Newitt's defense was in effect a novation. The elements which must be plead and proved to establish a novation are: 1) a previous valid obligation; 2) the agreement of all the parties to a new contract; 3) the extinguishment of the old contract; 4) the validity of the new contract; and 5) consideration for the new contract. Hidalgo County v. Pate, 443 S.W.2d 80 (Tex.Civ.App. Corpus Christi 1969, writ ref'd n. r. e.); Crossland v. Nelson Auction Service, Inc., 424 S.W.2d 318 (Tex.Civ.App. Amarillo 1967, writ ref'd n. r. e.); McKinney v. Flato Brothers, Inc., 397 S.W.2d 525 (Tex.Civ.App. Corpus Christi 1965, no writ); Crazy Water Co. v. Baptist Foundation of Texas, 268 S.W.2d 776 (Tex.Civ.App. Dallas 1954, writ ref'd n. r. e.).
In order to determine whether or not the judgment non obstante veredicto was correct, we must now determine if there was evidence which would support each of the elements of novation which were found by the jury. In determining whether or not there is any evidence to support jury findings, we use the following test: 1) Only testimony which tends to support the findings are considered; 2) every intendment from the evidence must be indulged in favor of the jury findings; and 3) evidence that conflicts with the jury findings is disregarded. Garza v. Alviar, 395 S.W.2d 821 (Tex.Sup.1965); Rosales v. Lara, 519 S.W.2d 245 (Tex.Civ.App. Corpus Christi 1975, writ ref'd n. r. e.); Hudson v. Gaines, 501 S.W.2d 734 (Tex.Civ.App. Corpus Christi 1973, no writ); City of Austin v. Salazar, 241 S.W.2d 445 (Tex.Civ.App. Austin 1951, writ ref'd n. r. e.). Therefore, where the issue or verdict has support in the evidence, the trial judge may not render judgment non obstante veredicto even though the great weight and preponderance of the evidence might be to the contrary. Gulf, Colorado & Santa Fe Railway Company v. Deen, 158 Tex. 466, 312 S.W.2d 993 (1958), cert. denied 358 U.S. 874, 79 S.Ct. 111, 3 L.Ed.2d 105; Morsch v. Metzger, 520 S.W.2d 564 (Tex.Civ.App. Corpus Christi 1975, writ ref'd n. r. e.). See Rule 301, T.R.C.P.
The record establishes without dispute a valid previous obligation which was the rotary bid proposal and contract executed by Camden and Newitt. The agreement of Camden and Newitt to a new contract and the extinguishment of the old contract was established by Newitt's testimony. He stated that he and President Crumly discussed Camden's rights and Newitt's obligations under the old contract and thereafter agreed to accept the fair market value of the pipe instead of the replacement costs. The last essential element to a valid new contract was consideration.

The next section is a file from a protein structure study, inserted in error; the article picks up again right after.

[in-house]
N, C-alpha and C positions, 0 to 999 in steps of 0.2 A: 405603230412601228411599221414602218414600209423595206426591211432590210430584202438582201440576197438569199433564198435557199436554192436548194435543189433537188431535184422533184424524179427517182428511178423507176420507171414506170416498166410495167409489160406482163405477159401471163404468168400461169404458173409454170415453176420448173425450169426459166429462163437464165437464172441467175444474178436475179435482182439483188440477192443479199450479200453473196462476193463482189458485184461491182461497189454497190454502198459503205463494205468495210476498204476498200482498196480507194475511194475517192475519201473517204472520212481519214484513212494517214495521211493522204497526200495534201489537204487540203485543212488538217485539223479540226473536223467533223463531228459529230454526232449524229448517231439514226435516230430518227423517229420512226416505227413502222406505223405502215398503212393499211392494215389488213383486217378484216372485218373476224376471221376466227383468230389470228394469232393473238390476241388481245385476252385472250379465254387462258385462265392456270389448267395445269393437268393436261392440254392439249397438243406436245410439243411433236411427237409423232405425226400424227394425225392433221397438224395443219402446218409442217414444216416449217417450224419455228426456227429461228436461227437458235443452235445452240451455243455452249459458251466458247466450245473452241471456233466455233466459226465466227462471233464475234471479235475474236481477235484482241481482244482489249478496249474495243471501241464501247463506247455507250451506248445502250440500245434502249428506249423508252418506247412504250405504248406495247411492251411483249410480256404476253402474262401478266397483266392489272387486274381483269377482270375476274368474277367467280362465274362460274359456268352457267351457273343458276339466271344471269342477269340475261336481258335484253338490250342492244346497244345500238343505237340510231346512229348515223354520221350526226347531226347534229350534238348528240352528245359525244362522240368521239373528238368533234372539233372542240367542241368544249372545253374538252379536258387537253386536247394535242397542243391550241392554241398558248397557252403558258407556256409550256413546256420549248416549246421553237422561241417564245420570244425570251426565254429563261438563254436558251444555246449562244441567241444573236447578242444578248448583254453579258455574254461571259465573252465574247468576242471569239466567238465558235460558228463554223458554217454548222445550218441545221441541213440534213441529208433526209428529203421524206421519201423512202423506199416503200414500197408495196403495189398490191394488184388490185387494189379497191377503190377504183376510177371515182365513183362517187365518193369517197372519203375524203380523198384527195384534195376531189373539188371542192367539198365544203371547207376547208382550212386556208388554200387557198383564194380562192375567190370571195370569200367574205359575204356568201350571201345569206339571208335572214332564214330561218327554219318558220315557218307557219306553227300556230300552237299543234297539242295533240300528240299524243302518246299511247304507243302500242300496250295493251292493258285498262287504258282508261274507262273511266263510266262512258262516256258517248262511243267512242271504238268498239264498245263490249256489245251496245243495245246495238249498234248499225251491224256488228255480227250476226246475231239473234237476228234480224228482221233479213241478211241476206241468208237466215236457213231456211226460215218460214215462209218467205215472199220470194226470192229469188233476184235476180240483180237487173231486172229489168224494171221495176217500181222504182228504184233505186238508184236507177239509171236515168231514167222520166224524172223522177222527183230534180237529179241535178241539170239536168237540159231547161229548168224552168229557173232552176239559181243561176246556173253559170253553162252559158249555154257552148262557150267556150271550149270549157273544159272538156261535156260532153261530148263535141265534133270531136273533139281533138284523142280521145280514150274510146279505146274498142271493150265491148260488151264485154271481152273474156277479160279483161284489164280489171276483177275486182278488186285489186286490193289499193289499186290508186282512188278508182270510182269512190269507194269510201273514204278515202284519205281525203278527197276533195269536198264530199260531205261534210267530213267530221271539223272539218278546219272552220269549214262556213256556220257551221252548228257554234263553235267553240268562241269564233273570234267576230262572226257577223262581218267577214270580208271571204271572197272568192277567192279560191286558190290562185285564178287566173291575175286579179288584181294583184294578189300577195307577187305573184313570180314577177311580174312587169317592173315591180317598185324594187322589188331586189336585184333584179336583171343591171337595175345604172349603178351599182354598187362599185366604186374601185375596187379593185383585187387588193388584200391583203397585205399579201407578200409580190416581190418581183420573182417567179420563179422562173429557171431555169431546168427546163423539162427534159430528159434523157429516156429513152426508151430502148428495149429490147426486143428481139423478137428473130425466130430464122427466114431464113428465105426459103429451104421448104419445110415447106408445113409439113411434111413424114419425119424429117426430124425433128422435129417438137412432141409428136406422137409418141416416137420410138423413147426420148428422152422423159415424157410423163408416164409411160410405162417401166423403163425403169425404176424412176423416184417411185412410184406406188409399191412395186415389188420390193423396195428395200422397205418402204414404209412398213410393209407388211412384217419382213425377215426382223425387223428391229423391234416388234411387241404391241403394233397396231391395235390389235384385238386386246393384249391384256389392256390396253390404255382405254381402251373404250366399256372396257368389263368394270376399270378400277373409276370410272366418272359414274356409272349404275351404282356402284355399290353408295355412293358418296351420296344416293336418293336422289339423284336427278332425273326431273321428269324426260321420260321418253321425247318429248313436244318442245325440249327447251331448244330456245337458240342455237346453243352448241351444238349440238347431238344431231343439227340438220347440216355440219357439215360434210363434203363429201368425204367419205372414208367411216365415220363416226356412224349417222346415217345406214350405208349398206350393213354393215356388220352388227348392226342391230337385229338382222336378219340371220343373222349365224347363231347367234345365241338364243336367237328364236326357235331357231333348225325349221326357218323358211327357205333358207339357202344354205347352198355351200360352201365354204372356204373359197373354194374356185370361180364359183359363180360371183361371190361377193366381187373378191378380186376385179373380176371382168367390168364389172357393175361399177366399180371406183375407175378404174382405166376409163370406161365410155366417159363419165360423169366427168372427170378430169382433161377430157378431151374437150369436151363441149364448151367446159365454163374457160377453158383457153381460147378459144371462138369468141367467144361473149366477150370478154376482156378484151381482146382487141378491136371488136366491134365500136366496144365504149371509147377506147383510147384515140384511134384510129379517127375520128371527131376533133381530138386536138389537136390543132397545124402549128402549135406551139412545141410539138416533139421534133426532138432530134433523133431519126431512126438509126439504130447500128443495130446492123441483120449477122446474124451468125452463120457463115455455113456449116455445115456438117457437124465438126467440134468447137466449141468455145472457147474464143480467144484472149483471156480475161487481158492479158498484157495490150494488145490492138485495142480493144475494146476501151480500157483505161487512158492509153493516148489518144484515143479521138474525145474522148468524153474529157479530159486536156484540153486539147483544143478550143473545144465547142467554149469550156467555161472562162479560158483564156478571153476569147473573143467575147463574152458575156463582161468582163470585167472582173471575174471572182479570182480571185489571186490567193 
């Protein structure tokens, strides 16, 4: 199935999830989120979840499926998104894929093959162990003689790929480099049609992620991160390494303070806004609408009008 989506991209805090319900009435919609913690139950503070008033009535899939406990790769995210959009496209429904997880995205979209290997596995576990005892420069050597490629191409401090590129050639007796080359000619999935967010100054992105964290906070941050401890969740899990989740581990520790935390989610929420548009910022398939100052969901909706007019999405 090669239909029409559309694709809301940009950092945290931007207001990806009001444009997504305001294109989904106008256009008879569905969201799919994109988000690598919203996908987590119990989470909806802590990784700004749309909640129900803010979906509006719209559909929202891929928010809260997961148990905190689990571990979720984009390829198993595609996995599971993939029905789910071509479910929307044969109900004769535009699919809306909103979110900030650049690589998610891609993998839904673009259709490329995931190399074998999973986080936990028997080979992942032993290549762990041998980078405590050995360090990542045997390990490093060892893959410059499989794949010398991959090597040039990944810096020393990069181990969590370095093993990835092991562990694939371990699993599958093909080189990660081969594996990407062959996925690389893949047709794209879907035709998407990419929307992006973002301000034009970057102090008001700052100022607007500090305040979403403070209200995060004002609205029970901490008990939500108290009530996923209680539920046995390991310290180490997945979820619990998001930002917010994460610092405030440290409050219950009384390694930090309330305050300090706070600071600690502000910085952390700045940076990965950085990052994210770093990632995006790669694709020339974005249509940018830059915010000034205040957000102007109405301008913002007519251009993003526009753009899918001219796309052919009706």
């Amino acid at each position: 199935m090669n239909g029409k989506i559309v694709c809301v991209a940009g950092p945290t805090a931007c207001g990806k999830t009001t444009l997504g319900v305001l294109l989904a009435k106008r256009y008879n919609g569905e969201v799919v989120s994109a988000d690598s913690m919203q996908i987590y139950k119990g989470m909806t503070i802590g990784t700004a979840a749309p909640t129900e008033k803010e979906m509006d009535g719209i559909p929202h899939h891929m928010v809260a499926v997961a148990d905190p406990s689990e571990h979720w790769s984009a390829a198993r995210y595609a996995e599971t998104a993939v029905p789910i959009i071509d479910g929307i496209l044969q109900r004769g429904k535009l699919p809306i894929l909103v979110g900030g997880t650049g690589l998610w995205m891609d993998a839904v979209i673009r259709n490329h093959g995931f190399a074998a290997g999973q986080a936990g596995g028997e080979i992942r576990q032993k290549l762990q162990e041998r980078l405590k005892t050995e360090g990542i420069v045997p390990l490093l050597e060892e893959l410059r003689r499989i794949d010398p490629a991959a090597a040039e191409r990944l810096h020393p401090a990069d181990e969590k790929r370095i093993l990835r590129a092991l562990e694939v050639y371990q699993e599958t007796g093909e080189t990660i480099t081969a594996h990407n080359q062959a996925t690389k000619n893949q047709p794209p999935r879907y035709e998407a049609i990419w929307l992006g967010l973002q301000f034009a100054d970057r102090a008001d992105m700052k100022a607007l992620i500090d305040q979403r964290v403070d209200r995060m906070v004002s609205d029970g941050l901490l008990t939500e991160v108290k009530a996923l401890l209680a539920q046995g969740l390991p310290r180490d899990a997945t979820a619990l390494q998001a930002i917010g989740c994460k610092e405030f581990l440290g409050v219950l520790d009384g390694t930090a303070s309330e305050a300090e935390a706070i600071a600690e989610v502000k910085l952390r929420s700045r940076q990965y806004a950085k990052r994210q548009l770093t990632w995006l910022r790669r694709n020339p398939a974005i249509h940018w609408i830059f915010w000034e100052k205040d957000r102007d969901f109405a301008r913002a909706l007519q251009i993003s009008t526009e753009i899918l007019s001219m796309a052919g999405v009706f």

At the time of the oral conversation between Newitt and President Crumly, the consideration may have been that Camden decided that it would rather have cash money (at fair market value) for the old drill pipe (grades three and four that had been stuck in the hole two times) than to have its old drill pipe returned. It may have been that Camden decided that the fair market value of its pipe paid in cash and the good will of Newitt would be a better bargain for Camden than to have the old pipe returned. The consideration flowing toward Newitt may have been that Newitt would rather pay the fair market value of the drill pipe in cash than to attempt to retrieve it from the hole and risk paying more for the retrieval of the pipe than it would cost to pay the fair market value. Regardless of whether or not any of the above considerations were the true considerations (because there is no such direct evidence in the record only circumstantial evidence of such), there were, however, undisputed mutual advantages flowing from Newitt to Camden and from Camden to Newitt. These advantages are sufficient consideration for the new agreement between the parties. Reciprocal promises are sufficient consideration. "Where no other consideration is shown, mutual obligations by the parties to the agreement will furnish a sufficient consideration to constitute a binding contract." Texas Gas Utilities Company v. Barrett, 460 S.W.2d 409 (Tex.Sup.1970), quoting with approval Clement v. Producers' Refining Co., 277 S.W. 634 (Tex.Comm'n App.1925, judgmt. adopted). See also Lassiter v. Boxwell Brothers, Inc., 362 S.W.2d 884 (Tex.Civ.App. Amarillo 1962, no writ); McDonald v. McDonald, 143 S.W.2d 142 (Tex.Civ.App. Austin 1940, writ dism'd judgmt. corr.).